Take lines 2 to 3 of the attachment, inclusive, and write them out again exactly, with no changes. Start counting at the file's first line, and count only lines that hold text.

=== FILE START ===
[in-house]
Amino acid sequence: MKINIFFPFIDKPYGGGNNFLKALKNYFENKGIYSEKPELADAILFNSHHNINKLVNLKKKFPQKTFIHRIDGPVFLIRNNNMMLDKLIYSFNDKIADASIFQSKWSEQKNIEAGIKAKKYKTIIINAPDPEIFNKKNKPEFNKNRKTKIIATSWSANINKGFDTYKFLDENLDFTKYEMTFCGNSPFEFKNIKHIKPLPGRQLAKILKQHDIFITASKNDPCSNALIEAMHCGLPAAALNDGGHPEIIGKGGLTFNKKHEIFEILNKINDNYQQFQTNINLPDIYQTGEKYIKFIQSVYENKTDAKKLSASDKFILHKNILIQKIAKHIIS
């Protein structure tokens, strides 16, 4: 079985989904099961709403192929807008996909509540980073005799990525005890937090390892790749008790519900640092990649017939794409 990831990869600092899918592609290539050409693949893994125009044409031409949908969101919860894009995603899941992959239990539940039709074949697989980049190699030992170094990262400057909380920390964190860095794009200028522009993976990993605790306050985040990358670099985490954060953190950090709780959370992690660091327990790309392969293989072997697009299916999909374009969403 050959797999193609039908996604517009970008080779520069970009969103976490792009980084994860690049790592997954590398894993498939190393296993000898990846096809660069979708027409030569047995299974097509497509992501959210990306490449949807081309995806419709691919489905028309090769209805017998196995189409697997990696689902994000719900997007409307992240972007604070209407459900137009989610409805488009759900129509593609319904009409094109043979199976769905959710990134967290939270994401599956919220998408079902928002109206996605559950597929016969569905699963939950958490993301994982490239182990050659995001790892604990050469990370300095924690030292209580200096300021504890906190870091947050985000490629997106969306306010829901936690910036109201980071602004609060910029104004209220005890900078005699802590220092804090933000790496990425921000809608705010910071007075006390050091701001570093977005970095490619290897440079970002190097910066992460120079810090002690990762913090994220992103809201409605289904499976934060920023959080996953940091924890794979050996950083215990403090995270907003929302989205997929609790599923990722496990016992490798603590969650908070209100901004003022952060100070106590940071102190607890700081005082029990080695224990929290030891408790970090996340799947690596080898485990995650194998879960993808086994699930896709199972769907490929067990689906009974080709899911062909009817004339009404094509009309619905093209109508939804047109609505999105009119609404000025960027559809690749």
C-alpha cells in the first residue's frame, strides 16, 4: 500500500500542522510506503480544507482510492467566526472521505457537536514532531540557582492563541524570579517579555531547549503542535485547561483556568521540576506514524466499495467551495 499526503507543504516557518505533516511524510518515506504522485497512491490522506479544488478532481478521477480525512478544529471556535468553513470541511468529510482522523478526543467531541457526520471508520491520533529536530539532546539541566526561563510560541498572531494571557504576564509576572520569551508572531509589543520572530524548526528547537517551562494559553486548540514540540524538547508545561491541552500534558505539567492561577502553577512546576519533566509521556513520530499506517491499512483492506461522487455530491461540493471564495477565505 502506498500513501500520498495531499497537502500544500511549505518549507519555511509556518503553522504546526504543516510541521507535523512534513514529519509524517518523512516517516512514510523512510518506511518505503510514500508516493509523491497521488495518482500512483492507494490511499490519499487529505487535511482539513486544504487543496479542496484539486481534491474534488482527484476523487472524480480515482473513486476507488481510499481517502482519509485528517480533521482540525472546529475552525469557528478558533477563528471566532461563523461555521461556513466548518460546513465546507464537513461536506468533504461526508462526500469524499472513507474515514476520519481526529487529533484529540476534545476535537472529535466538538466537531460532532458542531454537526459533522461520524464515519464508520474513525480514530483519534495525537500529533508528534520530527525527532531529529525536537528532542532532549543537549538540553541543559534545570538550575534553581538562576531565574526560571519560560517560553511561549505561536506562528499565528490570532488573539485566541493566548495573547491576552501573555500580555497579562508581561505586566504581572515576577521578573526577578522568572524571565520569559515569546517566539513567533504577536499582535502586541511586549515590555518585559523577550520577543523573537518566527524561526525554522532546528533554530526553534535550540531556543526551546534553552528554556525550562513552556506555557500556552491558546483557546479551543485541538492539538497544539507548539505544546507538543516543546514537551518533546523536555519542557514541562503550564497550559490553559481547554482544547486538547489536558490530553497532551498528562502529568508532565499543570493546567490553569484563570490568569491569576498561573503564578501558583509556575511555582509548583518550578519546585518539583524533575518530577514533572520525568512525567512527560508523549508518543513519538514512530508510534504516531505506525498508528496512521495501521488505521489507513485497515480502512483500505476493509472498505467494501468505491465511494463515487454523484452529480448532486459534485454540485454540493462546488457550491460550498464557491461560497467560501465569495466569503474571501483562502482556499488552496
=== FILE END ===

Amino acid sequence: MKINIFFPFIDKPYGGGNNFLKALKNYFENKGIYSEKPELADAILFNSHHNINKLVNLKKKFPQKTFIHRIDGPVFLIRNNNMMLDKLIYSFNDKIADASIFQSKWSEQKNIEAGIKAKKYKTIIINAPDPEIFNKKNKPEFNKNRKTKIIATSWSANINKGFDTYKFLDENLDFTKYEMTFCGNSPFEFKNIKHIKPLPGRQLAKILKQHDIFITASKNDPCSNALIEAMHCGLPAAALNDGGHPEIIGKGGLTFNKKHEIFEILNKINDNYQQFQTNINLPDIYQTGEKYIKFIQSVYENKTDAKKLSASDKFILHKNILIQKIAKHIIS
């Protein structure tokens, strides 16, 4: 079985989904099961709403192929807008996909509540980073005799990525005890937090390892790749008790519900640092990649017939794409 990831990869600092899918592609290539050409693949893994125009044409031409949908969101919860894009995603899941992959239990539940039709074949697989980049190699030992170094990262400057909380920390964190860095794009200028522009993976990993605790306050985040990358670099985490954060953190950090709780959370992690660091327990790309392969293989072997697009299916999909374009969403 050959797999193609039908996604517009970008080779520069970009969103976490792009980084994860690049790592997954590398894993498939190393296993000898990846096809660069979708027409030569047995299974097509497509992501959210990306490449949807081309995806419709691919489905028309090769209805017998196995189409697997990696689902994000719900997007409307992240972007604070209407459900137009989610409805488009759900129509593609319904009409094109043979199976769905959710990134967290939270994401599956919220998408079902928002109206996605559950597929016969569905699963939950958490993301994982490239182990050659995001790892604990050469990370300095924690030292209580200096300021504890906190870091947050985000490629997106969306306010829901936690910036109201980071602004609060910029104004209220005890900078005699802590220092804090933000790496990425921000809608705010910071007075006390050091701001570093977005970095490619290897440079970002190097910066992460120079810090002690990762913090994220992103809201409605289904499976934060920023959080996953940091924890794979050996950083215990403090995270907003929302989205997929609790599923990722496990016992490798603590969650908070209100901004003022952060100070106590940071102190607890700081005082029990080695224990929290030891408790970090996340799947690596080898485990995650194998879960993808086994699930896709199972769907490929067990689906009974080709899911062909009817004339009404094509009309619905093209109508939804047109609505999105009119609404000025960027559809690749």